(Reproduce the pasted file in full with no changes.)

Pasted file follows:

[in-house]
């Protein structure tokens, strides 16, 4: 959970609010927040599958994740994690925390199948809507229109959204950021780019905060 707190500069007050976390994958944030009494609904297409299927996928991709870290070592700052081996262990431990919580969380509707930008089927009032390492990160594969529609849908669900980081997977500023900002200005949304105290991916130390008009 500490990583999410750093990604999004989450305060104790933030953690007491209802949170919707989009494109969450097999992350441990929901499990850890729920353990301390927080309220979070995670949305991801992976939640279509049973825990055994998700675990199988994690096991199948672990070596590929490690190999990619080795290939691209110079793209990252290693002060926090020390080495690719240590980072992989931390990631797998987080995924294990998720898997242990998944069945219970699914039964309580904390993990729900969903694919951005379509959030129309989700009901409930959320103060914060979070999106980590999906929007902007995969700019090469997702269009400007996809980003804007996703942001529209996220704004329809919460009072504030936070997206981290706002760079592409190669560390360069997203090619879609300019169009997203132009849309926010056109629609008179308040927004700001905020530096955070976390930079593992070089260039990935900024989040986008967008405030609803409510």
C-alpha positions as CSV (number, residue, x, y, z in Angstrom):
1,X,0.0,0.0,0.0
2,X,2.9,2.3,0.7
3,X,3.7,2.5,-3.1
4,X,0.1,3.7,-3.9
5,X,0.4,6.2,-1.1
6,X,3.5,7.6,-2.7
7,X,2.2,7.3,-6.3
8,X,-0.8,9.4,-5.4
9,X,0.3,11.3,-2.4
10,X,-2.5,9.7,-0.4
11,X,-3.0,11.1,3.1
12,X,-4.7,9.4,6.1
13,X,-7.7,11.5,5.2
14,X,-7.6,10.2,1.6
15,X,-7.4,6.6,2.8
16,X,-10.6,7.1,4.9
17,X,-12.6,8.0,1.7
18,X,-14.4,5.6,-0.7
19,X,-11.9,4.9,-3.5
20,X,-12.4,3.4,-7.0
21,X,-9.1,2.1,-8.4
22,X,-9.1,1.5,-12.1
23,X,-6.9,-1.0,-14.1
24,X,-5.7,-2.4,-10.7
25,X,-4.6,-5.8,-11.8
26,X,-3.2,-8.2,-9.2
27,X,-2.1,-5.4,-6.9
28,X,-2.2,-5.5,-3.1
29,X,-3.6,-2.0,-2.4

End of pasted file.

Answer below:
[in-house]
């Protein structure tokens, strides 16, 4: 959970609010927040599958994740994690925390199948809507229109959204950021780019905060 707190500069007050976390994958944030009494609904297409299927996928991709870290070592700052081996262990431990919580969380509707930008089927009032390492990160594969529609849908669900980081997977500023900002200005949304105290991916130390008009 500490990583999410750093990604999004989450305060104790933030953690007491209802949170919707989009494109969450097999992350441990929901499990850890729920353990301390927080309220979070995670949305991801992976939640279509049973825990055994998700675990199988994690096991199948672990070596590929490690190999990619080795290939691209110079793209990252290693002060926090020390080495690719240590980072992989931390990631797998987080995924294990998720898997242990998944069945219970699914039964309580904390993990729900969903694919951005379509959030129309989700009901409930959320103060914060979070999106980590999906929007902007995969700019090469997702269009400007996809980003804007996703942001529209996220704004329809919460009072504030936070997206981290706002760079592409190669560390360069997203090619879609300019169009997203132009849309926010056109629609008179308040927004700001905020530096955070976390930079593992070089260039990935900024989040986008967008405030609803409510």
C-alpha positions as CSV (number, residue, x, y, z in Angstrom):
1,X,0.0,0.0,0.0
2,X,2.9,2.3,0.7
3,X,3.7,2.5,-3.1
4,X,0.1,3.7,-3.9
5,X,0.4,6.2,-1.1
6,X,3.5,7.6,-2.7
7,X,2.2,7.3,-6.3
8,X,-0.8,9.4,-5.4
9,X,0.3,11.3,-2.4
10,X,-2.5,9.7,-0.4
11,X,-3.0,11.1,3.1
12,X,-4.7,9.4,6.1
13,X,-7.7,11.5,5.2
14,X,-7.6,10.2,1.6
15,X,-7.4,6.6,2.8
16,X,-10.6,7.1,4.9
17,X,-12.6,8.0,1.7
18,X,-14.4,5.6,-0.7
19,X,-11.9,4.9,-3.5
20,X,-12.4,3.4,-7.0
21,X,-9.1,2.1,-8.4
22,X,-9.1,1.5,-12.1
23,X,-6.9,-1.0,-14.1
24,X,-5.7,-2.4,-10.7
25,X,-4.6,-5.8,-11.8
26,X,-3.2,-8.2,-9.2
27,X,-2.1,-5.4,-6.9
28,X,-2.2,-5.5,-3.1
29,X,-3.6,-2.0,-2.4